Thursday, April 18, 2024

HISTORIC BLACK VEGAS | Putting in the work

September 13, 2022 by  
Filed under Highlights

Claytee D. White

Recognizing Faye Todd & Jackie Brantley


Although we have not yet arrived at the final destination, there are so many people who deserve recognition for their roles in Las Vegas’ long march toward justice.

Two of them are Faye Todd and Jackie Brantley. Todd migrated to Las Vegas in 1964 and Brantley grew up here. Here’s the context: in the 1970s, after the intensity of the national civil rights movement began to wane, Las Vegas was still taking baby steps on issues of employment equity. These circumstances weren’t much different from other parts of the country; access to good jobs was one of the reasons for the Great Migration that began around 1910 — when people began leaving the violence of the South for a better life.

In 1971, there was a consent decree in place that named a plethora of hotel casinos, labor unions, and the Las Vegas Resorts Association for not taking sustained, concerted action to further the hiring of Blacks in front-of-the-house jobs. After honing her office skills and learning new ones, Todd applied for a clerical job at the Dunes Hotel Casino — and as management had almost certainly planned, she was fired shortly thereafter, likely because she fulfilled a head count to satisfy the decree for that accounting period. But after being released, Todd completed all the tasks on her desk. And unlike a few others, did not tell her manager where to go. Instead, she went to the Desert Inn, used her former manager at the Dunes as a reference, got a glowing recommendation, and never looked back.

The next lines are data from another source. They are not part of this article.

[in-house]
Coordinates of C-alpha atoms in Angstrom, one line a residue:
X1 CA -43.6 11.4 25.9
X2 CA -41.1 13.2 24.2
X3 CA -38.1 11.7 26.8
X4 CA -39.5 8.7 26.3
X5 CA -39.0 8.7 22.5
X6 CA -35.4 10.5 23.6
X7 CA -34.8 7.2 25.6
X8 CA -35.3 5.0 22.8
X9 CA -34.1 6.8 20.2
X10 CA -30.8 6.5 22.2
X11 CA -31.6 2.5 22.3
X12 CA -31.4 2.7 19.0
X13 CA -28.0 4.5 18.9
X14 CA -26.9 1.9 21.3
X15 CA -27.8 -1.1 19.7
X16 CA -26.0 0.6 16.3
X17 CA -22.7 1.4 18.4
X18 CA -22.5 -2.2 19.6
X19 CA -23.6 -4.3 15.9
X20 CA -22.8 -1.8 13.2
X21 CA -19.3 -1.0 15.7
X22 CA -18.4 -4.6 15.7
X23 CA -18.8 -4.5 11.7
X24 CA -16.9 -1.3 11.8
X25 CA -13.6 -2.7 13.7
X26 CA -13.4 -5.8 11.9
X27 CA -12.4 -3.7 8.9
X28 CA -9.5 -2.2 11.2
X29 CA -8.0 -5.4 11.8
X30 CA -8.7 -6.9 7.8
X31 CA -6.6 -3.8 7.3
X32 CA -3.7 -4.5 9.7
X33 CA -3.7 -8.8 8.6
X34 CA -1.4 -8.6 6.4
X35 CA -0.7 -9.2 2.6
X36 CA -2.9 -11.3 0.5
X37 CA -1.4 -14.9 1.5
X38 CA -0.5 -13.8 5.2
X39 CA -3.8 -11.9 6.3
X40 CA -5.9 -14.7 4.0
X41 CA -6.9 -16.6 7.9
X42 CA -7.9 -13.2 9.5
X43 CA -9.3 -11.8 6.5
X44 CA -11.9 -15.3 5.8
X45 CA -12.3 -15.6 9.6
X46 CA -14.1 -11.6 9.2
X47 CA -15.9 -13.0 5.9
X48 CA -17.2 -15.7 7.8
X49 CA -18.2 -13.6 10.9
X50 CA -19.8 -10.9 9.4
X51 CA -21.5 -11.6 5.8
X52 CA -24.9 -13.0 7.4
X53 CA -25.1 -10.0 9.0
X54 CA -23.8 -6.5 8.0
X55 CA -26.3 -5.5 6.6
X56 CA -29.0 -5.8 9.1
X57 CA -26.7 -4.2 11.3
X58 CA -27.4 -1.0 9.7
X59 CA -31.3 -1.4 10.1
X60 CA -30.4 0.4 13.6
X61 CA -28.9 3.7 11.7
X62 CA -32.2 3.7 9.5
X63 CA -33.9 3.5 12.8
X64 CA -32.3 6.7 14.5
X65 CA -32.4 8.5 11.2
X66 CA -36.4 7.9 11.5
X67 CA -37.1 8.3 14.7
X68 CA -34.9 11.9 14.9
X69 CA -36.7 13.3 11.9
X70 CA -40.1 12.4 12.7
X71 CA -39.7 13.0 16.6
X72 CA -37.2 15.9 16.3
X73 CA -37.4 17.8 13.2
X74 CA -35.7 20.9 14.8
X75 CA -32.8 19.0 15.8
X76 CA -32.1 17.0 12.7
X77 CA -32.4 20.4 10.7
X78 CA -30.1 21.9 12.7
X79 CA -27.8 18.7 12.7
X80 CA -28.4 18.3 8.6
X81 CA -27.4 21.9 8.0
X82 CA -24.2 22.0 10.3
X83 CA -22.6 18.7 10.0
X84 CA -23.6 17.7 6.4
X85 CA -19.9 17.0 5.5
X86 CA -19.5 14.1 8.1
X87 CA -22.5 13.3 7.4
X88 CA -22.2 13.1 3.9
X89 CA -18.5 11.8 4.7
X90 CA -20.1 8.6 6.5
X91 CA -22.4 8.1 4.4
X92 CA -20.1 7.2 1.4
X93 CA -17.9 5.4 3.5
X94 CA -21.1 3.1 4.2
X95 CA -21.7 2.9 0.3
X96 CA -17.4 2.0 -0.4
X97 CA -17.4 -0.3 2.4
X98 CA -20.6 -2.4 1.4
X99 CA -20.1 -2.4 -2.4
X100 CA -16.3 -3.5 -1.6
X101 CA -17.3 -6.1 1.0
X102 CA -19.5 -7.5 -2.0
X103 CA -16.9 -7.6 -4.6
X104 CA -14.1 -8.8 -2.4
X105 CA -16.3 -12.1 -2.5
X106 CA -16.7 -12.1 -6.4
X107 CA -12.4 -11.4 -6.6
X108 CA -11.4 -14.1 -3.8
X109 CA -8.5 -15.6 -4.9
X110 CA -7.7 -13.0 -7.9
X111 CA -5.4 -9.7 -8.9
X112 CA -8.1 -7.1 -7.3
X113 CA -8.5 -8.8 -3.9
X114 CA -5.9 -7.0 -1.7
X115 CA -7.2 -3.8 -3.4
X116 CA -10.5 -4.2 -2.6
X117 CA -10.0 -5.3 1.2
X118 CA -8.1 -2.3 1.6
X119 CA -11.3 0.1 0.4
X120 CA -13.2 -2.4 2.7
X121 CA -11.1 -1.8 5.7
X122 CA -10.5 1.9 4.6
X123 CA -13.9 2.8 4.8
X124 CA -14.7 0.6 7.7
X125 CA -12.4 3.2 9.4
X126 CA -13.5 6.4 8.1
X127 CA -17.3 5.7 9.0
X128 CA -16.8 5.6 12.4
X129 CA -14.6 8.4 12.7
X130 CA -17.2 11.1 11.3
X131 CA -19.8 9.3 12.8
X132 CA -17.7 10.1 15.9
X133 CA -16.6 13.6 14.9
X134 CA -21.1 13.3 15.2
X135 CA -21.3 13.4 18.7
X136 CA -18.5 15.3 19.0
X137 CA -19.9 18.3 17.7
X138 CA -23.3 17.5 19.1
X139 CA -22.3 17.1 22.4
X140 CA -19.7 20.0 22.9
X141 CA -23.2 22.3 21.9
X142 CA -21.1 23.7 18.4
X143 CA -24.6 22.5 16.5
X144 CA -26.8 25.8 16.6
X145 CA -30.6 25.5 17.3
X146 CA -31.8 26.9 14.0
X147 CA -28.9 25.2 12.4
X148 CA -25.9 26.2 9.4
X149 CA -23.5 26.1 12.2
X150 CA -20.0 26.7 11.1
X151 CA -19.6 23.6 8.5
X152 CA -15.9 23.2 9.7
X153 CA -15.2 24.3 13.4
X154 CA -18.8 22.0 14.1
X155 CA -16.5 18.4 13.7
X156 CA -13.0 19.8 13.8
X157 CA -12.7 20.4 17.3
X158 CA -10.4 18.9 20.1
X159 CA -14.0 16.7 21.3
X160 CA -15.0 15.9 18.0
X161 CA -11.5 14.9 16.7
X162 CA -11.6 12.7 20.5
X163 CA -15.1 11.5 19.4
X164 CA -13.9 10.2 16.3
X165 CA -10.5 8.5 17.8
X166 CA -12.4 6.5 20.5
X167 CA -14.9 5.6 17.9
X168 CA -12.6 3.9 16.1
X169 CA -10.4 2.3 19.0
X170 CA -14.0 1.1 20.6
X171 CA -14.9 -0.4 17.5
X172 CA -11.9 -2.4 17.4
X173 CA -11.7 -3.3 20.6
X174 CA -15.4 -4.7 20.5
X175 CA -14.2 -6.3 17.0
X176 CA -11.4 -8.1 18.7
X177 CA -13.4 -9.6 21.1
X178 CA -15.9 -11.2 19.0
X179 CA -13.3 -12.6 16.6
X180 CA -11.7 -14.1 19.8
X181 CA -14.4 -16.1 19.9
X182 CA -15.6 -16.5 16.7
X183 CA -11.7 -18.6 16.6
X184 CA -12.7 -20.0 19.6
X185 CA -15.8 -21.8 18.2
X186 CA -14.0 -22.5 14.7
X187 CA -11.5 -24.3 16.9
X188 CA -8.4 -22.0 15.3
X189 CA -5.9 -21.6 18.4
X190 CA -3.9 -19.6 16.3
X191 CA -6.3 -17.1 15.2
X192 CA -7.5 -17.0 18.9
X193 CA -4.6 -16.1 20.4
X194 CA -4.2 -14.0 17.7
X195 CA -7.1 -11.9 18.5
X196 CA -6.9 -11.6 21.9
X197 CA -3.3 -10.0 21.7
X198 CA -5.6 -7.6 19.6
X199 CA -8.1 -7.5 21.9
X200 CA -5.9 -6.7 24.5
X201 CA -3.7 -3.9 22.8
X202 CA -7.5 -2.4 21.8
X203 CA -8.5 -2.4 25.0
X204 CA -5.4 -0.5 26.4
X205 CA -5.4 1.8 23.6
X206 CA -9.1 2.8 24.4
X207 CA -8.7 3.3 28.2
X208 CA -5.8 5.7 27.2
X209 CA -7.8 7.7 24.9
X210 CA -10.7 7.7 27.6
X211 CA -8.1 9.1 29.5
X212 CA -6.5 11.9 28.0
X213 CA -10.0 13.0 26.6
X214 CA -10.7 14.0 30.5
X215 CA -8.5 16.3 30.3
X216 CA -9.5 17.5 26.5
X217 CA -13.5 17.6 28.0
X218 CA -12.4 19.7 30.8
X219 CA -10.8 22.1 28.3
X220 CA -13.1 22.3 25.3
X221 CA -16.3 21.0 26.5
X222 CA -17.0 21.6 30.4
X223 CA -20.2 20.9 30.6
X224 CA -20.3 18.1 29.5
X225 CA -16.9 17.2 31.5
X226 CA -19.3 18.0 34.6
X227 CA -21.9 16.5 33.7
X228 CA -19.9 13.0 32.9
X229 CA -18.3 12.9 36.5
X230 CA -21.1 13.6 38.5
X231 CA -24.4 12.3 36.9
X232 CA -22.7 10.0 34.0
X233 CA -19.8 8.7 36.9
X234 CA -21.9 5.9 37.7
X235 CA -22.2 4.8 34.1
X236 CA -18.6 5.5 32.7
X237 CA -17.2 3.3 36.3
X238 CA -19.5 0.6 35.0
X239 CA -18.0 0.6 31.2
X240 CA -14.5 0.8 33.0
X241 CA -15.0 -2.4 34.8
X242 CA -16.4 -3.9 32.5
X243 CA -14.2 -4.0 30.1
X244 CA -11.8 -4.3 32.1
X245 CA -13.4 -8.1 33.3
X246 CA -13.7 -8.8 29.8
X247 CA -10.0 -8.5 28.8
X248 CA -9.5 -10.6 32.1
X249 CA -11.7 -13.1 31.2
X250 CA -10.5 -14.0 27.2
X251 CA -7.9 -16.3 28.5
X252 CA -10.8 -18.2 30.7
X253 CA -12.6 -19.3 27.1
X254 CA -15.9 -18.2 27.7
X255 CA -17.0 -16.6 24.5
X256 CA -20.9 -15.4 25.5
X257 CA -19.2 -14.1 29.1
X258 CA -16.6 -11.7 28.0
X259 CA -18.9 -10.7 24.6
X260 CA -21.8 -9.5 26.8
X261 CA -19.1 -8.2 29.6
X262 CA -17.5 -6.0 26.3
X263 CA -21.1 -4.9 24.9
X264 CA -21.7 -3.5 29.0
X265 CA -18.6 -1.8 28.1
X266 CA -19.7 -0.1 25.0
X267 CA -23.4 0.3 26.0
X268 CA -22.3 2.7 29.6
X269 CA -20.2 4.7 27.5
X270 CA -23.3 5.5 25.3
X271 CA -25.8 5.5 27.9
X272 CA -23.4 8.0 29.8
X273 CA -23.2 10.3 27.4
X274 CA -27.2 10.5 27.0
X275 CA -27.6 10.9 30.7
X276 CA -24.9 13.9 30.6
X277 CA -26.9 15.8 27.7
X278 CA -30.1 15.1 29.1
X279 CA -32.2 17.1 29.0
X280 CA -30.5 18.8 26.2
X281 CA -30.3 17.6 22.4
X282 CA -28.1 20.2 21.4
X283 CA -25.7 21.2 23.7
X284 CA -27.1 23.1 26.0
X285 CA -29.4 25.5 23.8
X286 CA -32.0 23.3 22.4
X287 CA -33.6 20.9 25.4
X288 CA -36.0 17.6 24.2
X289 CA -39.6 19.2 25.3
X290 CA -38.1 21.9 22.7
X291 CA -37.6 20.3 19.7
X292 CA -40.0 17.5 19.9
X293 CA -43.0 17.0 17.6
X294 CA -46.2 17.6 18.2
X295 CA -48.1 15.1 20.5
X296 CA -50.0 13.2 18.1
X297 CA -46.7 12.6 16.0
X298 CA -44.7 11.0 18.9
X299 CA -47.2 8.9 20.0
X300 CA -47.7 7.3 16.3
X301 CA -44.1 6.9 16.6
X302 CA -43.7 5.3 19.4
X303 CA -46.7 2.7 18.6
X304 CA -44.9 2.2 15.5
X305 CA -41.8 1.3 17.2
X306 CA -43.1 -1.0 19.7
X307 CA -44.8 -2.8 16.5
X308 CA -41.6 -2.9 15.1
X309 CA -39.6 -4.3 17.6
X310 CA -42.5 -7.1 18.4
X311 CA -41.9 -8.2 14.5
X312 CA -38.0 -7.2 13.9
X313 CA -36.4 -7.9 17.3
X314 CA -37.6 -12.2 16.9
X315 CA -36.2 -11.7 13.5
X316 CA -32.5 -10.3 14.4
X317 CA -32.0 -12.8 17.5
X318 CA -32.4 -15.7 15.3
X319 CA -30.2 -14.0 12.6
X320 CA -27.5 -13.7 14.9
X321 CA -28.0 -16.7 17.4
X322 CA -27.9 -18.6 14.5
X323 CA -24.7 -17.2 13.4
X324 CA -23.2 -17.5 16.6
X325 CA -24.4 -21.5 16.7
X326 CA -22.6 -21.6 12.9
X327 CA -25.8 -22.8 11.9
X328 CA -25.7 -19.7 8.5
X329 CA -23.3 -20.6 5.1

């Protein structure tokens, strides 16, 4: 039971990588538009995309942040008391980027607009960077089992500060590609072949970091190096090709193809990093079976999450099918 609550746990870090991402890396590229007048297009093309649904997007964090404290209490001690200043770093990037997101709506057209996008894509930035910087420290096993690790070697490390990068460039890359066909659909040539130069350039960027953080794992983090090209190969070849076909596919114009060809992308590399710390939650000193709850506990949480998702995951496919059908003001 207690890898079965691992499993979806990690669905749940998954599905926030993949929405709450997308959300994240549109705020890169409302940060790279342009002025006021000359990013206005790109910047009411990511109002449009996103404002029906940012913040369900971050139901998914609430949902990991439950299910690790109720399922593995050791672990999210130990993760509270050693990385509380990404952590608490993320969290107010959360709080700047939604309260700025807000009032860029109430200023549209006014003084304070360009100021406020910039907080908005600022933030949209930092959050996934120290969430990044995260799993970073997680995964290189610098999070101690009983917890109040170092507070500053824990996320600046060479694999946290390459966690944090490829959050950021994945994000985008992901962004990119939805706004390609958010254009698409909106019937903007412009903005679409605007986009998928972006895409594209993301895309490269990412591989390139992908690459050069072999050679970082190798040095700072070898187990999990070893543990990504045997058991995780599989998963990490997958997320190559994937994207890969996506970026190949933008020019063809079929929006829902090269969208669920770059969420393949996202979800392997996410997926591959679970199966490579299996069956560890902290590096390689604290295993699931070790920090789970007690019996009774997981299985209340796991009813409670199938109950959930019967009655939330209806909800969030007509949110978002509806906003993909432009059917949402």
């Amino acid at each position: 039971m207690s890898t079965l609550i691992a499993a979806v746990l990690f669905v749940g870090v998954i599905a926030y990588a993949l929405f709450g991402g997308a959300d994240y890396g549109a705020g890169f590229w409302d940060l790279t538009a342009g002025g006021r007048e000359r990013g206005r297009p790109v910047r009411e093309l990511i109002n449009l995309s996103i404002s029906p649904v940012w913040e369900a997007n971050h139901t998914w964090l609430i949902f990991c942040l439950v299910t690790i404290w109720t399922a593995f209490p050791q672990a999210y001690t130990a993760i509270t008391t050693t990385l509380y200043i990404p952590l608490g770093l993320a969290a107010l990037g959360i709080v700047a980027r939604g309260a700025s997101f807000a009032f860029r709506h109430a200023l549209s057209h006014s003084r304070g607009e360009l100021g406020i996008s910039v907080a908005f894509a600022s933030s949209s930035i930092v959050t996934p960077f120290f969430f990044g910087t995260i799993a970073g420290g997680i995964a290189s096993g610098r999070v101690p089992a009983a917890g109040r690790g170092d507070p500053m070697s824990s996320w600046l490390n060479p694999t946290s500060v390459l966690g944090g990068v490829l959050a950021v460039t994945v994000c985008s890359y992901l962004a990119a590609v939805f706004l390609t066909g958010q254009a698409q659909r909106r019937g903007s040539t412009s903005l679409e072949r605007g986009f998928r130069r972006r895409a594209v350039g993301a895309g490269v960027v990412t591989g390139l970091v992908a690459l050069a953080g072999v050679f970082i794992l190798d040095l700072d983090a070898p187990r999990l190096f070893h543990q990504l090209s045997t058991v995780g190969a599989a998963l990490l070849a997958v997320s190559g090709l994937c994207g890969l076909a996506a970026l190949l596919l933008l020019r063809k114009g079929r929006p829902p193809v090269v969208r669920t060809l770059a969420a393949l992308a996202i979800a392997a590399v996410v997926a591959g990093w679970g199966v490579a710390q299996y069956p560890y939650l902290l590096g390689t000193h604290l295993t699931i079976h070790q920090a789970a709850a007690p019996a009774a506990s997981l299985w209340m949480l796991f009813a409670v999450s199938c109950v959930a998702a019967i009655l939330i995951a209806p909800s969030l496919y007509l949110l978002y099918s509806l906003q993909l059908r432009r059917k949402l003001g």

Jackie Brantley came along a few years later when the clerical position she sought caused keen interest across the country. She prevailed and posed the race question during her interview — just to be sure that the process would be equitable. Brantley became secretary to both the head of promotions and the head of publicity at the Desert Inn Hotel Casino. When her bosses moved on to better positions, she became the head of both departments.

By 1975, Todd had become the Special Events Coordinator at the Desert Inn Resort and the following year moved to the Landmark Hotel Casino for her “perfect job”— Entertainment Director/Corporate Executive Assistant to the owners. Todd was among the upwardly mobile executives pictured in Ebony magazine, joining thousands of Blacks in hundreds of industries across the U.S.

Brantley loved her position and the freedom to work with other Blacks who were moving into jobs that allowed professional development and creativity. And she was also covered in Ebony. Over the years, Brantley worked for many stars and remembers Alex Haley and Muhammad Ali as two that she worked closely with over the years. Both women are still in town and have many great stories to share.

Their experiences beg the question: “What took so long?” Or better yet: “What is taking so long?”

Next month: we profile Roosevelt Toston, first Black at the LVCVA and much more.

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